The CBC and a group of Winnipeg-based media organizations have banded together to fight for the right to bring cameras into the courtroom during the trial of the man accused of killing Tina Fontaine.
Raymond Cormier was charged with second-degree murder in the death of Fontaine, who was 15 when she was killed, wrapped in a bag and dumped in the Red River in August 2014.
A trial date hasn't been set, but CBC News, CTV, Global News and the Aboriginal Peoples Television Network have jointly filed a motion to be allowed to broadcast the proceedings.
If the application is successful, it would be the first time in Manitoba history a trial involving witness testimony would be broadcast.
The media group argues the public has a constitutional right to access the trial through a variety of platforms, and regards any restriction of access to the trial as a violation of freedom of the press under the Canadian Charter of Rights and Freedoms.
"The open court principle is of crucial importance in a democratic society and modern realities of communication and information dissemination permit a more flexible understanding of what is required to ensure courtrooms are adequately accessible to the public," says the motion filed in the Court of Queen's Bench.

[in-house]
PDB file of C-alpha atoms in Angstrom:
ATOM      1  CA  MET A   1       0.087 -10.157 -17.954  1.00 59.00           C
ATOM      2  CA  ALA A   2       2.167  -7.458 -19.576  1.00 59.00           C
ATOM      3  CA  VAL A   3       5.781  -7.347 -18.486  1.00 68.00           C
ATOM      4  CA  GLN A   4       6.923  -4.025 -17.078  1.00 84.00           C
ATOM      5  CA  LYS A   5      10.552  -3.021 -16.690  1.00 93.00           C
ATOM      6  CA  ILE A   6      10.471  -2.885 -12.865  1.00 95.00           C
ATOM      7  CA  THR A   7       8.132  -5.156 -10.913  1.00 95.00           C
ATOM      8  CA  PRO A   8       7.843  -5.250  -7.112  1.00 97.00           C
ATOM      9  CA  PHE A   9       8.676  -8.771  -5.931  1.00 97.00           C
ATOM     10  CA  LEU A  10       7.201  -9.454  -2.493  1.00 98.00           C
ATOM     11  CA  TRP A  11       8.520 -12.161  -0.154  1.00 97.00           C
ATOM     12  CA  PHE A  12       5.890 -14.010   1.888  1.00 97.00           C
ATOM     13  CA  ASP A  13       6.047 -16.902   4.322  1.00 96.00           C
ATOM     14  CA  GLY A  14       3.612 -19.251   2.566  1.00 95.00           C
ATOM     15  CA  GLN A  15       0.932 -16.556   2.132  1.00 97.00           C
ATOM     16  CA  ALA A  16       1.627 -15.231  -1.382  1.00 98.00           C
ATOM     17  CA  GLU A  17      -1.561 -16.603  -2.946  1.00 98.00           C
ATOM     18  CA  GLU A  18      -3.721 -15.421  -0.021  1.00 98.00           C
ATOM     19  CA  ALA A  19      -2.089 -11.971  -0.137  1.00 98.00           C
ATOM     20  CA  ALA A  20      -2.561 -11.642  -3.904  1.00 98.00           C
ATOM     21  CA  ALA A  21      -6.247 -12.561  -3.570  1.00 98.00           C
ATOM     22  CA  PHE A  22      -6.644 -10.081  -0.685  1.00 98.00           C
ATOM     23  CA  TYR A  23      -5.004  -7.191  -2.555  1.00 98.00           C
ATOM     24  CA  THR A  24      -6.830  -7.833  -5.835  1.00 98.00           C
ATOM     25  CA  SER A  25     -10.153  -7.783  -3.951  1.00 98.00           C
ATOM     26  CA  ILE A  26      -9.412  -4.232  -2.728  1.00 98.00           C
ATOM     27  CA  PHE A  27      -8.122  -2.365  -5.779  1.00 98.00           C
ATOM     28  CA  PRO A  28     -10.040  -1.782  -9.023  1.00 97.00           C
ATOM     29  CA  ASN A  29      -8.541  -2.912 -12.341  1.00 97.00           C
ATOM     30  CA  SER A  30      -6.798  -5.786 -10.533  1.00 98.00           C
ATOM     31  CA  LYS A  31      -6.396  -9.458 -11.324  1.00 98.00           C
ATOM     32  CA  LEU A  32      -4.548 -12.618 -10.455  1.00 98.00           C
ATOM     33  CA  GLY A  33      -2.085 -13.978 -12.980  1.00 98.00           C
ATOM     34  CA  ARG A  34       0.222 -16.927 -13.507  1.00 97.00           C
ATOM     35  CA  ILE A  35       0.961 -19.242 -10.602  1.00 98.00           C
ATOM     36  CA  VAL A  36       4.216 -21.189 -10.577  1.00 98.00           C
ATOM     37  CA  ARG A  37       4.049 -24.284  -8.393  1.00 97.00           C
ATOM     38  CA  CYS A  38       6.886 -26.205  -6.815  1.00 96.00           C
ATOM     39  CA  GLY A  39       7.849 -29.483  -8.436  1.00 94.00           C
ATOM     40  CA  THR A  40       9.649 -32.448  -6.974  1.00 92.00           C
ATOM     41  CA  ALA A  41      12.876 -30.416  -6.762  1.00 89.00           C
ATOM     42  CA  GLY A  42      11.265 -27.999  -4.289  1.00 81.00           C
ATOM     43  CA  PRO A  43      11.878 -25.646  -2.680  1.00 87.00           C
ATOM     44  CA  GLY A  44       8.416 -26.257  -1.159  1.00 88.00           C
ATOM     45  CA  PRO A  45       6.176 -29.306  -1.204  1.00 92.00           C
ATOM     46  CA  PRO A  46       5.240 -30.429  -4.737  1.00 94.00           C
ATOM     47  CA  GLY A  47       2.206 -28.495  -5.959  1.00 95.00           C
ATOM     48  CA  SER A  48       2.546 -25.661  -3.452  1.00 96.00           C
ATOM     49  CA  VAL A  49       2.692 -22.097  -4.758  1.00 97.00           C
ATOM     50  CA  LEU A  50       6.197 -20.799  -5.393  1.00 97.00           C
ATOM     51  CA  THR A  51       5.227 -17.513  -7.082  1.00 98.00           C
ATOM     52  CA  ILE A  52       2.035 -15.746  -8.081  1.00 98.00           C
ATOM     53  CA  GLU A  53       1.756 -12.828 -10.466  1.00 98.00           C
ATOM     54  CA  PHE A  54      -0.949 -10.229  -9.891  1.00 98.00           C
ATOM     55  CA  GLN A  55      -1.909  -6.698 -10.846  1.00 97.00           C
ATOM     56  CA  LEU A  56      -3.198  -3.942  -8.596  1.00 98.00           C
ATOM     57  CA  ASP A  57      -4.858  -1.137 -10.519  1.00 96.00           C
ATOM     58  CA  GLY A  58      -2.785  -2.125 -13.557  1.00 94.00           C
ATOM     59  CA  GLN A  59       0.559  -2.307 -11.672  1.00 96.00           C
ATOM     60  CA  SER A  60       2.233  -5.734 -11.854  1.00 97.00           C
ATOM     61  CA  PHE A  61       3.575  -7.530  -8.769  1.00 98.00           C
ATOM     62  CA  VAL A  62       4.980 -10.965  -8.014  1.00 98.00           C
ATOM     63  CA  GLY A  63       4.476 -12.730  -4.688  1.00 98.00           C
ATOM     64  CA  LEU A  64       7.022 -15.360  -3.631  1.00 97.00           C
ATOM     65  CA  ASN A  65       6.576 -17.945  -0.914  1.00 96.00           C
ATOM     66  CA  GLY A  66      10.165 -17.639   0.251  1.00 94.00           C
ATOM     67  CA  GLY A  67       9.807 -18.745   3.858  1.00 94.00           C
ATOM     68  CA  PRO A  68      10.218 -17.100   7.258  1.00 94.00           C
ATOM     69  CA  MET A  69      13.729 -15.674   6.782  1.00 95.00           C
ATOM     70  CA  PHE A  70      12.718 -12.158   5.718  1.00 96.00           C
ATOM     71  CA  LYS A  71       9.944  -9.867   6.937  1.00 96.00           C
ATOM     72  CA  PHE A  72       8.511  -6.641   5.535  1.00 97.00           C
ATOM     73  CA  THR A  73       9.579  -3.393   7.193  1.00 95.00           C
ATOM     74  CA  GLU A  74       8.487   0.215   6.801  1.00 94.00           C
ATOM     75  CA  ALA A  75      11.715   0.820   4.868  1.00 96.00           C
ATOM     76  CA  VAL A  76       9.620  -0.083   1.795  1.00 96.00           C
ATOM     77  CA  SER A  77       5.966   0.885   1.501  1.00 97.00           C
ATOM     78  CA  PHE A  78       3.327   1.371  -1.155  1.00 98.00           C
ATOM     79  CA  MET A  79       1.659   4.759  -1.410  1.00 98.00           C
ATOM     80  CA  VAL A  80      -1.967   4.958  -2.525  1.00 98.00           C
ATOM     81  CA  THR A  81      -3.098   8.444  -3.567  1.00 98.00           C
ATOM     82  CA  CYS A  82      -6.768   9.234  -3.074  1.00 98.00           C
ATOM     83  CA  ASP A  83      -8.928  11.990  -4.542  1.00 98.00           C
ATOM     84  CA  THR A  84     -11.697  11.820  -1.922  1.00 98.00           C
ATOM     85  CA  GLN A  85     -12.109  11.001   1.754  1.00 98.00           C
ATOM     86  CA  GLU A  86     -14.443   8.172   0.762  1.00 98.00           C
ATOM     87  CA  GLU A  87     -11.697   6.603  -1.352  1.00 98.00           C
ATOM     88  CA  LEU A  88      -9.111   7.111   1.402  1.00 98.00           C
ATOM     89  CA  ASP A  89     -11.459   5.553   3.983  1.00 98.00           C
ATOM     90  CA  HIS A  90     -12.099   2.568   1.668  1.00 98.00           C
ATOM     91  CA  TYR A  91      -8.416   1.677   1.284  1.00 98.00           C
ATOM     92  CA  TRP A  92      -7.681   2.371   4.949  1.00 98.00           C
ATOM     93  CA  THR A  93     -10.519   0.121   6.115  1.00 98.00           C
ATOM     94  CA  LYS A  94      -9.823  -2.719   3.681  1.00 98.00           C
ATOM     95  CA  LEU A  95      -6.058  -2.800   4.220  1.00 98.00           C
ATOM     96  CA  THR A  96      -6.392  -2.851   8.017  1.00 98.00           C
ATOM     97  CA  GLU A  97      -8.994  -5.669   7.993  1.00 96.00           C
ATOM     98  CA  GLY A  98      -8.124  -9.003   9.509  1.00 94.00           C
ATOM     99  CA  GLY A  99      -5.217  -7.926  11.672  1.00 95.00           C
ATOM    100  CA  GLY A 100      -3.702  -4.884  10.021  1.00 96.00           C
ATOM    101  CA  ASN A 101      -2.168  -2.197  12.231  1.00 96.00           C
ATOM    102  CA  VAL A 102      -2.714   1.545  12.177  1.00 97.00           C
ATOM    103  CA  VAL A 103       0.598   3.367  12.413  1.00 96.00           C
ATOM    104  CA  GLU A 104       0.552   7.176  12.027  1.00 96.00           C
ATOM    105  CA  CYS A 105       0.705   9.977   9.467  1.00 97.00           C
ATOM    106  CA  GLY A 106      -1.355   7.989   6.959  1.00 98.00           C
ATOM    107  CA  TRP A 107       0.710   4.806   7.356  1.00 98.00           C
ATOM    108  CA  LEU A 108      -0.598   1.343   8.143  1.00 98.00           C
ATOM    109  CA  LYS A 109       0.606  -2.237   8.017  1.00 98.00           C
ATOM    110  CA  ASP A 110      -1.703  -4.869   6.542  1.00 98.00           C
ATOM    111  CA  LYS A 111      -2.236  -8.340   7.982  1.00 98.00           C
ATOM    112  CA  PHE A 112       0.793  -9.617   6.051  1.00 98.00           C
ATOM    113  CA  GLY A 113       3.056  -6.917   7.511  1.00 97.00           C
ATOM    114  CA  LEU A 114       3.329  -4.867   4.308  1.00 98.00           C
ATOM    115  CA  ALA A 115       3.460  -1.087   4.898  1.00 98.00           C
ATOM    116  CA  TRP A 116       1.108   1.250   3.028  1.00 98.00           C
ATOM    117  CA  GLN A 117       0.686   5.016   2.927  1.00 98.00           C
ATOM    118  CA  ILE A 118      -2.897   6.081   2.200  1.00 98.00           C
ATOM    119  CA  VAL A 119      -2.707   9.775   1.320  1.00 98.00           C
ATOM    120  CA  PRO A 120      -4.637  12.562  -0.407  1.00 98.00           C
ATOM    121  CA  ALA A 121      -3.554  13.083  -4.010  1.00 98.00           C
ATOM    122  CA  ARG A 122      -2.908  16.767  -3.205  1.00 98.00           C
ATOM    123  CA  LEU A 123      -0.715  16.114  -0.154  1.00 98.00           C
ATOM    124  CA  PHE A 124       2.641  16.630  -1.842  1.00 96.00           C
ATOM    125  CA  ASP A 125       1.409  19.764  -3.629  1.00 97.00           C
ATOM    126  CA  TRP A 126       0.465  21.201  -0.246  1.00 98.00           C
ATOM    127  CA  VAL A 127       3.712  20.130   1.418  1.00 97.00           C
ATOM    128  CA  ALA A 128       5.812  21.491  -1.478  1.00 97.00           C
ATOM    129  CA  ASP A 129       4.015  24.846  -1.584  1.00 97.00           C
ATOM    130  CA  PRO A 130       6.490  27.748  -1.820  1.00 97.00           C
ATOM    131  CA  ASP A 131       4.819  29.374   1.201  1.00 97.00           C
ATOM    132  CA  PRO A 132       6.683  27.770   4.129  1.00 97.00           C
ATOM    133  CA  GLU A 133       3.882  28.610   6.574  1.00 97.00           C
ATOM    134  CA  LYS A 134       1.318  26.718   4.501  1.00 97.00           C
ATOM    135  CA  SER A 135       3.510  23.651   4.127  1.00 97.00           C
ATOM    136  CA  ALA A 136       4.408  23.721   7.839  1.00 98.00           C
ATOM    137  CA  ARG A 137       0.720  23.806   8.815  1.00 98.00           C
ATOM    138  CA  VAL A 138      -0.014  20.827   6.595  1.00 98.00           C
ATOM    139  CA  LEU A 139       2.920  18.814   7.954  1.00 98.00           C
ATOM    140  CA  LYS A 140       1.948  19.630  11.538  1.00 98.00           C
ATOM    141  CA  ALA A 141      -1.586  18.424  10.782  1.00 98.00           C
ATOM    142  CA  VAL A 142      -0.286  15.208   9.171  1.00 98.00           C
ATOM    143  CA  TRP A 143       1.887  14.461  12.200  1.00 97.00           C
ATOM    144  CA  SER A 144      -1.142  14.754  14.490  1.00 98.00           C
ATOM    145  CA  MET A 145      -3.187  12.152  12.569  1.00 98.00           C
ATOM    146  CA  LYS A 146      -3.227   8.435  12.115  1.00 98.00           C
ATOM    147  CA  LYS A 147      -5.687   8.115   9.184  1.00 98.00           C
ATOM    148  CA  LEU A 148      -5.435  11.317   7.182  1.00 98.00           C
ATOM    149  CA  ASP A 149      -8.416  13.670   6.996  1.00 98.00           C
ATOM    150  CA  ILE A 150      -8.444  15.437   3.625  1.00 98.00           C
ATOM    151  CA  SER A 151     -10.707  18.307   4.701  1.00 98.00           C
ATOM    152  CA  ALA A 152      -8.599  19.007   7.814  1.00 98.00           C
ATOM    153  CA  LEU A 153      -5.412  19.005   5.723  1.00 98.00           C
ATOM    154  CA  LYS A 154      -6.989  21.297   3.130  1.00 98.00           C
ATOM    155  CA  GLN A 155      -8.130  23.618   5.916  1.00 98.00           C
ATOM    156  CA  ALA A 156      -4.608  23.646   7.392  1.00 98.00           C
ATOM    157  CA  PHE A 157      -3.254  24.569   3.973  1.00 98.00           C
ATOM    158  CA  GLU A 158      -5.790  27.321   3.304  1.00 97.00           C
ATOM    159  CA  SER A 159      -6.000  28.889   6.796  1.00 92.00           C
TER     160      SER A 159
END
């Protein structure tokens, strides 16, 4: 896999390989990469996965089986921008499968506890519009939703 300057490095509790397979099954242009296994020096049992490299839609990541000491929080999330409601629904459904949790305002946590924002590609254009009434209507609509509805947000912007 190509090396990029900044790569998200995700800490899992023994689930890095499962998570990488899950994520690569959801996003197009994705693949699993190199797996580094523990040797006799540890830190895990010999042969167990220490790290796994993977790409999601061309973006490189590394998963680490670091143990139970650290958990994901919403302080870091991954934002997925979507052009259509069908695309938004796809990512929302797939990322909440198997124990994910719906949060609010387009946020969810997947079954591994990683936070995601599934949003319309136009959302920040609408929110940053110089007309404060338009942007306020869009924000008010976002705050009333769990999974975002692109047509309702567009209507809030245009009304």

The broadcasters argue the case has significant national interest and many people living in remote communities would not have the ability to attend the trial.
If granted access, CBC News intends to broadcast the trial on radio and television and live online.
Cameras in court
The first Canadian case that allowed media to record video in court happened in 1981. At the time, heavy cameras, cumbersome recording equipment and bright lights added to concerns about how the media presence might interfere with proceedings.
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But there has been a push in recent years for courts to be more open to the public, and Manitoba has been among the jurisdictions leading the way.
A group of top Manitoba judges called for increased transparency in court a few years ago. A 2014 pilot project involving the Court of Queen's Bench, the Court of Appeal and provincial court allowed some hearings to be recorded on video.
More recently, media were given a chance to live stream the final ruling in the case of Andrea Giesbrecht in February. CBC News carried the live feed online as provincial court Judge Murray Thompson found Giesbrecht guilty of disposing of the remains of six infants in a U-Haul storage locker.
A hearing on whether cameras will be allowed will begin June 12. Anyone wishing to intervene on the camera access application has until May 23 to file an application and brief with the courts.